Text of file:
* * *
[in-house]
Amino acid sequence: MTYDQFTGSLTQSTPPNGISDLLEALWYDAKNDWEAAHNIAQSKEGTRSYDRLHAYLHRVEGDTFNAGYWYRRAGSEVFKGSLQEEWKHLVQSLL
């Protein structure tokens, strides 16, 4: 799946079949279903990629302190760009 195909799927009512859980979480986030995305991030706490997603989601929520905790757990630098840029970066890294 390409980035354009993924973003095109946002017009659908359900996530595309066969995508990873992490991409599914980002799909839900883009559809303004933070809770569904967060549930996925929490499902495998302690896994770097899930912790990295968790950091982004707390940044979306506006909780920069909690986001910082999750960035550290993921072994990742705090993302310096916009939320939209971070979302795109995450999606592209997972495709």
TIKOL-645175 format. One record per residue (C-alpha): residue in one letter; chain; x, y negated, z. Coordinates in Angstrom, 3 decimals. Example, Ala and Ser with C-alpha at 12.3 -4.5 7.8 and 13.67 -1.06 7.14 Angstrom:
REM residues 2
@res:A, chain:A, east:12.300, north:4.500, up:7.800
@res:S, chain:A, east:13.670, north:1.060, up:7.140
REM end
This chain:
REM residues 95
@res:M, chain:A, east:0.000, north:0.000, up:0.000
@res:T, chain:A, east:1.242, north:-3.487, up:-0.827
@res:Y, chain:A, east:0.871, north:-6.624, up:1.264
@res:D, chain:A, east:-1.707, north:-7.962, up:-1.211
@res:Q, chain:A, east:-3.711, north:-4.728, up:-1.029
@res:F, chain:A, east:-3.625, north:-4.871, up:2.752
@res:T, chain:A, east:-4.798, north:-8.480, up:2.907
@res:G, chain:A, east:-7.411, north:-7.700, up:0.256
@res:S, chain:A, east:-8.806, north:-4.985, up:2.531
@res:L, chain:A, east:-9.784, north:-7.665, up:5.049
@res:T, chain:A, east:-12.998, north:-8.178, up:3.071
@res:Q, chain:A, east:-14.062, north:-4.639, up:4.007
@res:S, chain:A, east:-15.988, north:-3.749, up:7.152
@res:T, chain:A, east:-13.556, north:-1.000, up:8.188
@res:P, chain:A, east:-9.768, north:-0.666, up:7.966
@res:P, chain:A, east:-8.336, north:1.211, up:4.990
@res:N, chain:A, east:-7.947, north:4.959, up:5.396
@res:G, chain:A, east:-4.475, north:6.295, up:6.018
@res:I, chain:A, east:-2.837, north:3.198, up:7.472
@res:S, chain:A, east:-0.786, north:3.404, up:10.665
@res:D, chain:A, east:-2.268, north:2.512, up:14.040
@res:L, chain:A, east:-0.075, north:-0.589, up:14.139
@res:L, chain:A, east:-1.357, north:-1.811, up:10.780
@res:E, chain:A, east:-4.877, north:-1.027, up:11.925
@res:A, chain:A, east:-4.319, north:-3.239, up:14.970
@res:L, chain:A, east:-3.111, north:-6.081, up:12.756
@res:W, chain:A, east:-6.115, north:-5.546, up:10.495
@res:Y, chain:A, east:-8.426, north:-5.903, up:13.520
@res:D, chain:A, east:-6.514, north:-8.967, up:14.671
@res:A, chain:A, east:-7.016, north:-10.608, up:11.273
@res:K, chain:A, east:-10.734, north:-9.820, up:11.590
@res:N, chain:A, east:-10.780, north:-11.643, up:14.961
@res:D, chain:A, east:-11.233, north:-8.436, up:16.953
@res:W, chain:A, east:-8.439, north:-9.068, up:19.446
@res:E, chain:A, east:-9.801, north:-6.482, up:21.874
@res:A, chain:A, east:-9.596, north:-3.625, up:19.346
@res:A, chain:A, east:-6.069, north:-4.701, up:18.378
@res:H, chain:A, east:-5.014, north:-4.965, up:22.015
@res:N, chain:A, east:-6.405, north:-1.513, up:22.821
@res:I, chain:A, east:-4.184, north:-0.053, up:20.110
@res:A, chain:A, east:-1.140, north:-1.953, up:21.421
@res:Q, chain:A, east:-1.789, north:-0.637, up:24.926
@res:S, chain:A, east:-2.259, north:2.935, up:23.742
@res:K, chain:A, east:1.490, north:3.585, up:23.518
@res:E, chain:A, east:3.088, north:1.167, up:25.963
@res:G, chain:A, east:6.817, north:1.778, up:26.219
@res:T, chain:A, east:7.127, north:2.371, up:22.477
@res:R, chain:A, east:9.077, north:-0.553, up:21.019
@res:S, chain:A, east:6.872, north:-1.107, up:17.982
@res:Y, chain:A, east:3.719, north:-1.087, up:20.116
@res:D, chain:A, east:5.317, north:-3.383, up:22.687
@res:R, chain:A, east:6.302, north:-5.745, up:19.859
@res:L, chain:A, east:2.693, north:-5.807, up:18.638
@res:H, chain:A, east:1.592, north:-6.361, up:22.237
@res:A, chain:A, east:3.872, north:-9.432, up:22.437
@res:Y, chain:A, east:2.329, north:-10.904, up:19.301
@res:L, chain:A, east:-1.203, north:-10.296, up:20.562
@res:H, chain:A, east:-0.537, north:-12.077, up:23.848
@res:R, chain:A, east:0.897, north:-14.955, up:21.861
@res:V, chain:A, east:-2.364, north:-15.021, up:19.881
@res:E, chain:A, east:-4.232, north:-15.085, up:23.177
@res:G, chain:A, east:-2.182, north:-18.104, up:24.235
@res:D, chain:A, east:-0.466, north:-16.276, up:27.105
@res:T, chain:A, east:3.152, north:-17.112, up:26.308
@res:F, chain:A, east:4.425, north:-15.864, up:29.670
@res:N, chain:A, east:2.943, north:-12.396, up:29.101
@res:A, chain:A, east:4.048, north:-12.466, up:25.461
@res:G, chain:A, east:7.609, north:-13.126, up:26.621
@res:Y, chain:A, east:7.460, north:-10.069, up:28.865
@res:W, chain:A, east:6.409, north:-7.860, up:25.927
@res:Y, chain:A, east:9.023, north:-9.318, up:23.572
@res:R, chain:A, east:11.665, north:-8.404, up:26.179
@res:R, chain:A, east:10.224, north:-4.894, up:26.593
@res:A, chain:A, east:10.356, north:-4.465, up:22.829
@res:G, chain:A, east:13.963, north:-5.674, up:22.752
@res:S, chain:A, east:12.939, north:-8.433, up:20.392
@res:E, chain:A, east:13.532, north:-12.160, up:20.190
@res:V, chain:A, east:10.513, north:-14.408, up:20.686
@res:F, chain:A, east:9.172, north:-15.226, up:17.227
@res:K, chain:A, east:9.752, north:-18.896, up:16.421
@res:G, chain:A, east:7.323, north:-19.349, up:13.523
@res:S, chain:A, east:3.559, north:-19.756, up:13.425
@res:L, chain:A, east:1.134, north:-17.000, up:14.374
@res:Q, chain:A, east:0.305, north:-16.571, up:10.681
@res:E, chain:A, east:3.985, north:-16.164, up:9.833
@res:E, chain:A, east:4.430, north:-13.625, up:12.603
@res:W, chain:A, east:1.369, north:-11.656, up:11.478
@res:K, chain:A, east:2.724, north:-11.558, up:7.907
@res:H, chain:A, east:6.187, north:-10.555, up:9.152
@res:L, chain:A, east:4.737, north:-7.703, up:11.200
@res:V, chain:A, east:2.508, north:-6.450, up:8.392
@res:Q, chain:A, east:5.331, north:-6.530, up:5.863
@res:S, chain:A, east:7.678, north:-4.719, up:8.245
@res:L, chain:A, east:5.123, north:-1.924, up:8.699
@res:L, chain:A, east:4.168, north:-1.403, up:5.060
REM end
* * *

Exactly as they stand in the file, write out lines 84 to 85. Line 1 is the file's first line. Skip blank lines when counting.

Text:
@res:A, chain:A, east:10.356, north:-4.465, up:22.829
@res:G, chain:A, east:13.963, north:-5.674, up:22.752